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Shatter publishes long-awaited plans to reform insolvency law

The new regime reforms our bankruptcy laws, and aims to help the likes of struggling mortgage holders out of debt.

Image: Richard-G via Flickr

Updated, 14:10

THE GOVERNMENT has today published its long-awaited new laws which aim to overhaul Ireland’s bankruptcy regime and help struggling mortgage holders out of debt.

The Personal Insolvency Bill 2012 allows for some debts, like mortgages, to be written down in certain cases where the lender agrees it is unlikely that they will recoup the entirety of their loan.

Under the proposals, a person with debts of between €20,000 and €3 million can enter a ‘Personal Insolvency Arrangement’ (PIA) if they are insolvent.  A person in a PIA would then have their debts taken over by a trustee who will propose a deal with creditors.

Borrowers who owe less than €20,000 will be able to apply for a ‘debt relief certificate’ which will see those debts wiped off if they remain unpaid after a three-year ‘freezing period’.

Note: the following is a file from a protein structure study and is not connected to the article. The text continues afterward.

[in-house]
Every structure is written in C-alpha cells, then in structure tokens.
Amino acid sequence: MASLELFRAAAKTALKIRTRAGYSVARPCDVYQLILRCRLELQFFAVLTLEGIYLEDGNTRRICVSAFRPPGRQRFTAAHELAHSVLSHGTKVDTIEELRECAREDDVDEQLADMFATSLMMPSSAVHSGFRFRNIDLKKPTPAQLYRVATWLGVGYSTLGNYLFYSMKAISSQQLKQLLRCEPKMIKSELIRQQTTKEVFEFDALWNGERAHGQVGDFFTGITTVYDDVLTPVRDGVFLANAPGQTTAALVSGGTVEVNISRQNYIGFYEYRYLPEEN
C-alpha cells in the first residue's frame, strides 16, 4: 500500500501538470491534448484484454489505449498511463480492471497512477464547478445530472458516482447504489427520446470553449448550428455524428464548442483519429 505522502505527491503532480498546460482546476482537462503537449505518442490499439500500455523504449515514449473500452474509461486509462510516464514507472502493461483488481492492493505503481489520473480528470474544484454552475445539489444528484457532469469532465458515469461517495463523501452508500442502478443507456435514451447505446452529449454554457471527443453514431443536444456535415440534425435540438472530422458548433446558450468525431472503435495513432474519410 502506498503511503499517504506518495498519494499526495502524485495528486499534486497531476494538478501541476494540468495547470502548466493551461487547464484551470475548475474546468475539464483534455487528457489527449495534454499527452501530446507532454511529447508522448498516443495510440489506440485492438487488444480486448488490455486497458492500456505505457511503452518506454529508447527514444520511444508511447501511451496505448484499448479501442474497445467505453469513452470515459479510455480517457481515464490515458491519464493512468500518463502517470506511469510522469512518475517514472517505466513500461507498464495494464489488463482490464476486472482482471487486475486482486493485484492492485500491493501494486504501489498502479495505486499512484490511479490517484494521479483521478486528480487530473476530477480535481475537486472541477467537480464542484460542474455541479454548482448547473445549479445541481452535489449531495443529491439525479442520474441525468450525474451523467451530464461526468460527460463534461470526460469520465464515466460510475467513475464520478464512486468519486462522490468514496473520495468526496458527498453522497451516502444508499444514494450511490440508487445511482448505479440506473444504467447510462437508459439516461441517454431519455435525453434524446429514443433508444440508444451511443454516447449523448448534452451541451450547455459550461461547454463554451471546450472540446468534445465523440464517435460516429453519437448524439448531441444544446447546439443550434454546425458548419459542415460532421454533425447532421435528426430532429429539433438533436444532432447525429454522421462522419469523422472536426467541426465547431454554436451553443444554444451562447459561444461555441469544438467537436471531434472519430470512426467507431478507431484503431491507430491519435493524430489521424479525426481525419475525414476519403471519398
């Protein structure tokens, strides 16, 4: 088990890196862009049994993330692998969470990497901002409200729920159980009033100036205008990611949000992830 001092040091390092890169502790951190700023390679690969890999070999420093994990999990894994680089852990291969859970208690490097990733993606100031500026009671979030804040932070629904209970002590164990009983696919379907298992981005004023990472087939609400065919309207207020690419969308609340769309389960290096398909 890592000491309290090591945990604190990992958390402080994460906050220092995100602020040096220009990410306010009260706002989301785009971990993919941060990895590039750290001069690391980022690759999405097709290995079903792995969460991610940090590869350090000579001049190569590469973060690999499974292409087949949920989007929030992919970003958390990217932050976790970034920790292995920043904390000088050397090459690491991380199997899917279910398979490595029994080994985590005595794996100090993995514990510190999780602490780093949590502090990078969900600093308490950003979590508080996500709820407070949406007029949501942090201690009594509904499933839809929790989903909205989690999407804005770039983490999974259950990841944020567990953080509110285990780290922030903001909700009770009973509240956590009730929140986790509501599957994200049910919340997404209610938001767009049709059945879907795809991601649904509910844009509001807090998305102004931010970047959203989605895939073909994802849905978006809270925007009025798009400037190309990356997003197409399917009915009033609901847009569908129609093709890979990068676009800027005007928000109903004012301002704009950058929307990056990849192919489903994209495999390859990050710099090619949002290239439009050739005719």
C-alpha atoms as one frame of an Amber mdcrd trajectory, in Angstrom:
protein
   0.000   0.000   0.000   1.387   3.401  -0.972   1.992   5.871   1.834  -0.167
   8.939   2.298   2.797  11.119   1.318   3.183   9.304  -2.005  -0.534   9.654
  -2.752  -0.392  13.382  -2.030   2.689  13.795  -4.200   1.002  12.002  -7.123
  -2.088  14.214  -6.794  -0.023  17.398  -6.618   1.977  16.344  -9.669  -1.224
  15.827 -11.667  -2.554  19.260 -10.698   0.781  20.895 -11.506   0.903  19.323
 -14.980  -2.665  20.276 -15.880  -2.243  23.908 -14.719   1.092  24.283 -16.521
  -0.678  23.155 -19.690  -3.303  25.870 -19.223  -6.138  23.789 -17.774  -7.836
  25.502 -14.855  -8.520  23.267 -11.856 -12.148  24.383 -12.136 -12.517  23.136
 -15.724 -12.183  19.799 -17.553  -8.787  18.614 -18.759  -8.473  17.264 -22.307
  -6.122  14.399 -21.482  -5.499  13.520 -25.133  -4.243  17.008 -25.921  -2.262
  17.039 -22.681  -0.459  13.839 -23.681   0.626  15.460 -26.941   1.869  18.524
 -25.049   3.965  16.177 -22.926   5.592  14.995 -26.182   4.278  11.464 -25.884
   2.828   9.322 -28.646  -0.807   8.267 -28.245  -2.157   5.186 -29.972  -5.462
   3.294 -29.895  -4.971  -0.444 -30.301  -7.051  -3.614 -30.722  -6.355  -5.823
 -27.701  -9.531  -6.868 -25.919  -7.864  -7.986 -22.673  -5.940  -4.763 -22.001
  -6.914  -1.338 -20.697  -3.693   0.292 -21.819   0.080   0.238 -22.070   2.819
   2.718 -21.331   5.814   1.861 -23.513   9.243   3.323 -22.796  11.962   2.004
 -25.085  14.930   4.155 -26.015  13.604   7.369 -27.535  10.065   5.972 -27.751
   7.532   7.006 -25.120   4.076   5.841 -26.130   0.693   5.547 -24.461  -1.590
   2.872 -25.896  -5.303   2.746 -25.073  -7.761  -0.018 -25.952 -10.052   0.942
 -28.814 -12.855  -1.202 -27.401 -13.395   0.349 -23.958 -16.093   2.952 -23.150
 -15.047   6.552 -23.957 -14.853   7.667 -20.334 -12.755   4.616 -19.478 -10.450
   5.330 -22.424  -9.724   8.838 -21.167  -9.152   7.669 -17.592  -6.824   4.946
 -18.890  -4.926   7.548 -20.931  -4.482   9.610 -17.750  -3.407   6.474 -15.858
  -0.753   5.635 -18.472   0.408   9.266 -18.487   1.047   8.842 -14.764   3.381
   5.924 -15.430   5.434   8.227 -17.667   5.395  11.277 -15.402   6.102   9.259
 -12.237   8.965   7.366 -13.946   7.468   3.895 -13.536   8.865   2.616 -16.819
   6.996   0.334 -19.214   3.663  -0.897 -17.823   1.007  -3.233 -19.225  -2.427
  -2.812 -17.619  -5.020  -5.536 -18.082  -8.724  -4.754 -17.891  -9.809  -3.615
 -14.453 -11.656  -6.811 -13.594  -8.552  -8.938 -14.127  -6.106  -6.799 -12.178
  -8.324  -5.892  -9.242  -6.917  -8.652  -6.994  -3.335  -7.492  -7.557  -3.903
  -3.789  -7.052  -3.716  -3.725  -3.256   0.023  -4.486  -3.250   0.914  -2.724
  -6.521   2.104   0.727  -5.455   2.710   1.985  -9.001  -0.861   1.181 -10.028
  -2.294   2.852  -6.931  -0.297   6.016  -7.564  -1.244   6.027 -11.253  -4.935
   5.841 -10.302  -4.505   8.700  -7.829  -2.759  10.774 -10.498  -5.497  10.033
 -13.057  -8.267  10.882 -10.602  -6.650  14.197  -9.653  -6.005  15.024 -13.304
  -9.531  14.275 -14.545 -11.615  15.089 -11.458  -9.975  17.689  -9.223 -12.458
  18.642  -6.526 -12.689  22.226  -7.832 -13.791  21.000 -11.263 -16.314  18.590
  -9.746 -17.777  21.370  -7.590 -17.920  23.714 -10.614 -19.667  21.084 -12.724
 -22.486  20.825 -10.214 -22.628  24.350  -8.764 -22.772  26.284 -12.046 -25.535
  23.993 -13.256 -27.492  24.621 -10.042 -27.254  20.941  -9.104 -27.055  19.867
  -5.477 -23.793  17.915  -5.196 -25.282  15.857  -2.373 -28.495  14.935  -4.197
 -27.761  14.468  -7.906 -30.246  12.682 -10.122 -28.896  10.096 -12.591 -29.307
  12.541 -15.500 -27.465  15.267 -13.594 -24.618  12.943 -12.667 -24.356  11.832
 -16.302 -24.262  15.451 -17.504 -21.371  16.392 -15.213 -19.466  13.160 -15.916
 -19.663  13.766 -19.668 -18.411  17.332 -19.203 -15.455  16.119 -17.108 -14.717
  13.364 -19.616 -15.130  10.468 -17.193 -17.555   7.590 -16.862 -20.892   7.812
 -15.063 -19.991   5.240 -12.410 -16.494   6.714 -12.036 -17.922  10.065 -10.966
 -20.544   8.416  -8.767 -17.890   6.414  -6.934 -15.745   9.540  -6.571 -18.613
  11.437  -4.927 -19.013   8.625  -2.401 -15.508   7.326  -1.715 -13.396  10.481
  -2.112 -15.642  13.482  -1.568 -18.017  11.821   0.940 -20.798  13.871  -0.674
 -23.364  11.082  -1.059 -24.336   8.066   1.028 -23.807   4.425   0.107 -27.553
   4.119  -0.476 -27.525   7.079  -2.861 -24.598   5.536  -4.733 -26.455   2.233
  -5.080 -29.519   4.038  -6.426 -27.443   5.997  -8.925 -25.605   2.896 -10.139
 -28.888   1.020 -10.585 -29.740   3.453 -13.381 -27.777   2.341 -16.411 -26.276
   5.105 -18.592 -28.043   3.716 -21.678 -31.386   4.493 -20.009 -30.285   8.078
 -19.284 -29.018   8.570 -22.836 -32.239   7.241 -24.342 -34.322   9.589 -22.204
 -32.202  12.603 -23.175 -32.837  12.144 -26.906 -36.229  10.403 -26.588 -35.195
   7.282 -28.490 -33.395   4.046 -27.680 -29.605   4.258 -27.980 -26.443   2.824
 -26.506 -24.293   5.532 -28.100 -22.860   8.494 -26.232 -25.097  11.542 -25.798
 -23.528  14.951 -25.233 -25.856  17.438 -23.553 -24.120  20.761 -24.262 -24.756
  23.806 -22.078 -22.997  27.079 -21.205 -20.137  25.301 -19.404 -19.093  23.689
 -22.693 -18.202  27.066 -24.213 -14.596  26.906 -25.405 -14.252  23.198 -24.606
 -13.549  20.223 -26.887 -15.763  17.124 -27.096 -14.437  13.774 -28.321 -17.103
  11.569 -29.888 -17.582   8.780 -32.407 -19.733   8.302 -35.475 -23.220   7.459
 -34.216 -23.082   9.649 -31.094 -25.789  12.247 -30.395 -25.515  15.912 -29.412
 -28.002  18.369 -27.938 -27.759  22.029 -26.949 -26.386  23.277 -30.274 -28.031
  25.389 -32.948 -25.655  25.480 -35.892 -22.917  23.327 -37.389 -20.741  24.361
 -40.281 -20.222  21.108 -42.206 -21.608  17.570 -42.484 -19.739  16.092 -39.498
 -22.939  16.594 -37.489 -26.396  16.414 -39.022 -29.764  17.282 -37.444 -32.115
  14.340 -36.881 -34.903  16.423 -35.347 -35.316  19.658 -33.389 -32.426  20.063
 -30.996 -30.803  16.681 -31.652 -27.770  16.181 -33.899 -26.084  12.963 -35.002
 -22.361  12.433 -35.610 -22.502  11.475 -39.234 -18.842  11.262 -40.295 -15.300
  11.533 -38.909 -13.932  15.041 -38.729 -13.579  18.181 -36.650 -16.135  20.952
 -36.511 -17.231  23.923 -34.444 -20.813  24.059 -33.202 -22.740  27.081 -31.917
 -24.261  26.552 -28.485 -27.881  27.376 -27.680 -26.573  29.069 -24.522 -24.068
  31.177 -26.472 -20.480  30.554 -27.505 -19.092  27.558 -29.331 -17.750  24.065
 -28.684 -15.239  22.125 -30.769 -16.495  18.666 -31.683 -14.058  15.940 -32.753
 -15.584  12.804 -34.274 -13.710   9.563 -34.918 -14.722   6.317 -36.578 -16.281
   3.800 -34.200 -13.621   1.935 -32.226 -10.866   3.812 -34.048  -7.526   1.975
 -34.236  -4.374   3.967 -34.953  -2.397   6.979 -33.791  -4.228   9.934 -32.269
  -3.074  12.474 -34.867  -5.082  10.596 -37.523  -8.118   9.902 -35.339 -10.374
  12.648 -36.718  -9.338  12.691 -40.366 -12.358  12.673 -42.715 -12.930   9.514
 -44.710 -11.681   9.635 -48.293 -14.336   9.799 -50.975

Borrowers can also seek a Debt Settlement Arrangement where they would agree to settle their unsecured debts over a five-year window.

If the debtors do not agree to the arrangements, the borrower can then seek to declare themselves bankrupt – with the law proposing to reduce the minimum discharge time from 12 years down to three.

The discharge could still be delayed by the courts, however, if they believe the bankrupt party has been dishonest at some point during the process.

In order to ensure formal legal oversight, a Circuit Court judge will have to approve all settlements reached under the legislation.

Publishing the bill today, justice minister Alan Shatter said the measures were “designed to provide a modern insolvency process in Ireland which addresses the obligations of debtors and the rights of creditors in a proportionate and balanced way”.

The legislation, originally approved by cabinet in January, marks one of the main requirements under the EU-IMF bailout deal.

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Gavan Reilly

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